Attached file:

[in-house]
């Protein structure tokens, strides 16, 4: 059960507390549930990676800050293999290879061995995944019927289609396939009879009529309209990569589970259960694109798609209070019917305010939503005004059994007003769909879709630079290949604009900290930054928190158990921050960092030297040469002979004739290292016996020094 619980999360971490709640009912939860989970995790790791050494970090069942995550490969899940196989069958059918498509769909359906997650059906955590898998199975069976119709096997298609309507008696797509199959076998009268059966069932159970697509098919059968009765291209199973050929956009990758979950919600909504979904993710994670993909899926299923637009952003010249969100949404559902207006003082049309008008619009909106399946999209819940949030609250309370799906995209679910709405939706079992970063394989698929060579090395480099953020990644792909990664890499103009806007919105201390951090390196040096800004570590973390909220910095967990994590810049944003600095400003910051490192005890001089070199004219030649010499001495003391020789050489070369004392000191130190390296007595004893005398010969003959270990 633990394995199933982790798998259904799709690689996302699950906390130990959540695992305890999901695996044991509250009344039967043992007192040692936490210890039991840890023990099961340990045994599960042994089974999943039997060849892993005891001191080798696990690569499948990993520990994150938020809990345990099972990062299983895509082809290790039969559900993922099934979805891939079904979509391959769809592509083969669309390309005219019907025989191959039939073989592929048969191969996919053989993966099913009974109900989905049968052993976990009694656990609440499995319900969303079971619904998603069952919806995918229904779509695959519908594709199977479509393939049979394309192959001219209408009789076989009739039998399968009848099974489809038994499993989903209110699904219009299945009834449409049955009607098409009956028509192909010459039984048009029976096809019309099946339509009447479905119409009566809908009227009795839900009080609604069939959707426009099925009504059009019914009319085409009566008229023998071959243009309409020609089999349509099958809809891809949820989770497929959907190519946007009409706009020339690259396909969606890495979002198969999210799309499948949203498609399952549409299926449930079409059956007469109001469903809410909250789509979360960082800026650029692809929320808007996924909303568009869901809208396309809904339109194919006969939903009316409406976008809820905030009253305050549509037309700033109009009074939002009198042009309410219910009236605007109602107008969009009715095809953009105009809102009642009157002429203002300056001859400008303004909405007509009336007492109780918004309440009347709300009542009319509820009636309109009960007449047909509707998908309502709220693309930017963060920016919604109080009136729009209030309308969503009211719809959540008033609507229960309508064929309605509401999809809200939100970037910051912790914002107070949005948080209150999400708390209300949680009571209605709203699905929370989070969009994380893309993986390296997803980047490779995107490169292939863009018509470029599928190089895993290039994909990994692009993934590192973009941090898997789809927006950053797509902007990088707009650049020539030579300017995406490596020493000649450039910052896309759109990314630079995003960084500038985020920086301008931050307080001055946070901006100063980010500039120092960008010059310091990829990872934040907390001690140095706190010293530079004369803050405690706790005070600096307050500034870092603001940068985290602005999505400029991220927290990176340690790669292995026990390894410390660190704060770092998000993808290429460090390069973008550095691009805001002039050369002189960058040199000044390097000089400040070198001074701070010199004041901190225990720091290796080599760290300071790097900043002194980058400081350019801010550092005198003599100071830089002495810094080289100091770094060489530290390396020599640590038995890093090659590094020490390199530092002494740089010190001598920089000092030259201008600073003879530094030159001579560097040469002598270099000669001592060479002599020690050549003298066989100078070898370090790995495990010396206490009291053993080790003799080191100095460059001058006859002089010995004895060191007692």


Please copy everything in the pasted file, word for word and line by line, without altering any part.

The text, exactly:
[in-house]
């Protein structure tokens, strides 16, 4: 059960507390549930990676800050293999290879061995995944019927289609396939009879009529309209990569589970259960694109798609209070019917305010939503005004059994007003769909879709630079290949604009900290930054928190158990921050960092030297040469002979004739290292016996020094 619980999360971490709640009912939860989970995790790791050494970090069942995550490969899940196989069958059918498509769909359906997650059906955590898998199975069976119709096997298609309507008696797509199959076998009268059966069932159970697509098919059968009765291209199973050929956009990758979950919600909504979904993710994670993909899926299923637009952003010249969100949404559902207006003082049309008008619009909106399946999209819940949030609250309370799906995209679910709405939706079992970063394989698929060579090395480099953020990644792909990664890499103009806007919105201390951090390196040096800004570590973390909220910095967990994590810049944003600095400003910051490192005890001089070199004219030649010499001495003391020789050489070369004392000191130190390296007595004893005398010969003959270990 633990394995199933982790798998259904799709690689996302699950906390130990959540695992305890999901695996044991509250009344039967043992007192040692936490210890039991840890023990099961340990045994599960042994089974999943039997060849892993005891001191080798696990690569499948990993520990994150938020809990345990099972990062299983895509082809290790039969559900993922099934979805891939079904979509391959769809592509083969669309390309005219019907025989191959039939073989592929048969191969996919053989993966099913009974109900989905049968052993976990009694656990609440499995319900969303079971619904998603069952919806995918229904779509695959519908594709199977479509393939049979394309192959001219209408009789076989009739039998399968009848099974489809038994499993989903209110699904219009299945009834449409049955009607098409009956028509192909010459039984048009029976096809019309099946339509009447479905119409009566809908009227009795839900009080609604069939959707426009099925009504059009019914009319085409009566008229023998071959243009309409020609089999349509099958809809891809949820989770497929959907190519946007009409706009020339690259396909969606890495979002198969999210799309499948949203498609399952549409299926449930079409059956007469109001469903809410909250789509979360960082800026650029692809929320808007996924909303568009869901809208396309809904339109194919006969939903009316409406976008809820905030009253305050549509037309700033109009009074939002009198042009309410219910009236605007109602107008969009009715095809953009105009809102009642009157002429203002300056001859400008303004909405007509009336007492109780918004309440009347709300009542009319509820009636309109009960007449047909509707998908309502709220693309930017963060920016919604109080009136729009209030309308969503009211719809959540008033609507229960309508064929309605509401999809809200939100970037910051912790914002107070949005948080209150999400708390209300949680009571209605709203699905929370989070969009994380893309993986390296997803980047490779995107490169292939863009018509470029599928190089895993290039994909990994692009993934590192973009941090898997789809927006950053797509902007990088707009650049020539030579300017995406490596020493000649450039910052896309759109990314630079995003960084500038985020920086301008931050307080001055946070901006100063980010500039120092960008010059310091990829990872934040907390001690140095706190010293530079004369803050405690706790005070600096307050500034870092603001940068985290602005999505400029991220927290990176340690790669292995026990390894410390660190704060770092998000993808290429460090390069973008550095691009805001002039050369002189960058040199000044390097000089400040070198001074701070010199004041901190225990720091290796080599760290300071790097900043002194980058400081350019801010550092005198003599100071830089002495810094080289100091770094060489530290390396020599640590038995890093090659590094020490390199530092002494740089010190001598920089000092030259201008600073003879530094030159001579560097040469002598270099000669001592060479002599020690050549003298066989100078070898370090790995495990010396206490009291053993080790003799080191100095460059001058006859002089010995004895060191007692």